The album’s passage from genre to genre adds to the aesthetic of the record springing a few surprises on listeners.  Automatic immediately reminded me of Stephen Still’s early solo records with its blues acoustic guitar line and as the texture builds towards the end of the song it unleashes a brilliant solo.  A couple of tracks later the record slips into Hey Mama: a catchy, easy going Ry Cooder-esque protest song with a gypsy jazz solo, reminiscent of something from a ‘30s D’jango Reinhardt record which was a nice little surprise.

The climax of the album comes from Over The Mountain, a song CSN&Y would be proud of.  This song really grooves and the electric guitar has a heavy blues rock flavour.
The album then ambles to a close with 2 more quiet tracks: the delightful Celtic flavoured Innismor & delicate folk song The Rain Invitation which showcases Johanna Hillebrand’s solo vocals. 

I think if the album had closed with the barnstorming Over the Mountain and the last two more sedate tracks had come earlier in the running order the album would feel more solidly concluded rather than have these later tracks feel slightly like after thoughts.  The fluidity of the album’s genre hopping makes it a thoroughly enjoyable listen.  

Tuesday, 20 July 2010

Noah and The Whale: Manchester Cathedral, 3rd July

When Noah and The Whale announced they'd be playing just 2 UK dates this summer I was ecstatic to find one of them was at Manchester Cathedral.  I'm a long time fan, right from Peaceful The World Lays Me  Down, and First Days of Spring merely left me more enamoured with them.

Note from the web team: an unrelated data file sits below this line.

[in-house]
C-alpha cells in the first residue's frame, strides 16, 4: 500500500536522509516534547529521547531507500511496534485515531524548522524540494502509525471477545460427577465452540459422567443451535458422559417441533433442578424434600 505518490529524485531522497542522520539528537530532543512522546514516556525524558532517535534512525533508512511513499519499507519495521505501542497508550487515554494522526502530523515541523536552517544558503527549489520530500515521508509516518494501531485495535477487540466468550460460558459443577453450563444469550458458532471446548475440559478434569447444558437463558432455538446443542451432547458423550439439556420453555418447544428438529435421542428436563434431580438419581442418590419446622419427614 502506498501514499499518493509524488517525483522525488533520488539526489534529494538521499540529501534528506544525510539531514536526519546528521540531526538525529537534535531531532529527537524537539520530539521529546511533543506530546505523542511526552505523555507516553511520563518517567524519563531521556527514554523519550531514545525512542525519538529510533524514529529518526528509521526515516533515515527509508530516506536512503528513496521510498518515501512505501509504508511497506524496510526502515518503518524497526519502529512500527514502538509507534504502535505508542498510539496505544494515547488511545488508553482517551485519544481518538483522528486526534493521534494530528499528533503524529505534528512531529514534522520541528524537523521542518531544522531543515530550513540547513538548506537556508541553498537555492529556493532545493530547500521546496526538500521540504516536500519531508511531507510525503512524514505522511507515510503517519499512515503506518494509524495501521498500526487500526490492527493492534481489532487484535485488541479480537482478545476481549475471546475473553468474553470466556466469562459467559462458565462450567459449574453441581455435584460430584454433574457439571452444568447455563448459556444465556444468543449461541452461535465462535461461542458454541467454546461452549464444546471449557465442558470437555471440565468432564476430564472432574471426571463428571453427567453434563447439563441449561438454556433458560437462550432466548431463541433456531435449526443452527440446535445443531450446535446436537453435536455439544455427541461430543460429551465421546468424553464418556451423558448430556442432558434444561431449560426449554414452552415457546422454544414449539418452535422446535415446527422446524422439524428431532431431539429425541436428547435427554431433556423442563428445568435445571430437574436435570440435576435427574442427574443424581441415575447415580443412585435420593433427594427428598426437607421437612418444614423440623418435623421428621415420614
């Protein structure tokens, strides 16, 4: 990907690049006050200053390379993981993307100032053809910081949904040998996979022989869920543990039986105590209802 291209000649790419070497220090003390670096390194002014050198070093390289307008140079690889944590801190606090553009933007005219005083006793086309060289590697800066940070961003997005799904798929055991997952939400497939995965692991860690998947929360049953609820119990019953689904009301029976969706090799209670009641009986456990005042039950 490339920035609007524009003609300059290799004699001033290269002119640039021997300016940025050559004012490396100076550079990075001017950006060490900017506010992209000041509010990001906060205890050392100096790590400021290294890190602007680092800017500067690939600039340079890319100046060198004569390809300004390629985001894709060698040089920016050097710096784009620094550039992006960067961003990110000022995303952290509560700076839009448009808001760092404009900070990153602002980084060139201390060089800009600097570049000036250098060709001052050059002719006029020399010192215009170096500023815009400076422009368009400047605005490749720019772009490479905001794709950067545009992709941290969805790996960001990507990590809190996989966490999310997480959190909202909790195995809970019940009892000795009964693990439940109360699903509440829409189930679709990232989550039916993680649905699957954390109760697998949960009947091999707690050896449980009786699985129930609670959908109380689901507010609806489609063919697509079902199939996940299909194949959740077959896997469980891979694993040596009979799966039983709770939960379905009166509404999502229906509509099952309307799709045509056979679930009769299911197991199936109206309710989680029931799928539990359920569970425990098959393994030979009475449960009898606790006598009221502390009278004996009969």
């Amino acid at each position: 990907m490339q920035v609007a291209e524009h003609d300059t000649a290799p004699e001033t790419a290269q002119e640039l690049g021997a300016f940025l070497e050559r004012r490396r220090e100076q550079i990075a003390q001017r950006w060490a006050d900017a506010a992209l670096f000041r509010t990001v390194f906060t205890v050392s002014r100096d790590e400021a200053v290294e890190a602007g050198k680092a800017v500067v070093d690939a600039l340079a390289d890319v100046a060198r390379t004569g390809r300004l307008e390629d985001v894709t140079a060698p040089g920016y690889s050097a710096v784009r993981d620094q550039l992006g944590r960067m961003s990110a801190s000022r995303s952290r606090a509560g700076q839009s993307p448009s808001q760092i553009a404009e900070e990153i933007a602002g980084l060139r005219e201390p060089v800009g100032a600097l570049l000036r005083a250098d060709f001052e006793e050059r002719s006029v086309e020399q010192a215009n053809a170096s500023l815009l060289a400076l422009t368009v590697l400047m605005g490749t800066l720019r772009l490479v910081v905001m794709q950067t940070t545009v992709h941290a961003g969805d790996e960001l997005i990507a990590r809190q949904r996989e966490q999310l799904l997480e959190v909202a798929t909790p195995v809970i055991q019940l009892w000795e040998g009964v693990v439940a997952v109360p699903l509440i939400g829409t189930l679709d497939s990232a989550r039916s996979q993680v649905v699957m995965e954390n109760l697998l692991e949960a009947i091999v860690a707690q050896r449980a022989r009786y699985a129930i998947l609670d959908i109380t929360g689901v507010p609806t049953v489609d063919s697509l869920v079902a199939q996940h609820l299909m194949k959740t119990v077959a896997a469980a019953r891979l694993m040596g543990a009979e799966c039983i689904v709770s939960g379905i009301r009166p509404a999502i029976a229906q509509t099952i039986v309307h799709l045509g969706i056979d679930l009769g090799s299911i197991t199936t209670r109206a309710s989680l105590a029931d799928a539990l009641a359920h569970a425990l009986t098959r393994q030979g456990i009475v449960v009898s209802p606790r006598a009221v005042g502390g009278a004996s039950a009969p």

Nice view of the sound man too

Noah & The Whale took to Manchester Cathedral's makeshift stage surrounded by ramparts made from pews and flight cases.  Bursting into their set with a run of songs from their last album First Days of Spring including Blue Skies, Slow Glass & Love of An Orchestra.  The songs sombre yet uplifting feel matched the environment of Manchester's Cathedral perfectly and as the set gathered momentum the crowd shuffled and packed together in an attempt to get a better view and as close to the stage as they could.  There's a reason purpose built theatres don't have great stone pillars, because you can't see through them.  Some gave up and were happy enough to get a fleeting glimpse between heads now and then and just enjoy the vibe that NATW were creating.  Others, like me, shifted around the edge of the crowd for a better view, in the end I got a decent view from the right of the stage.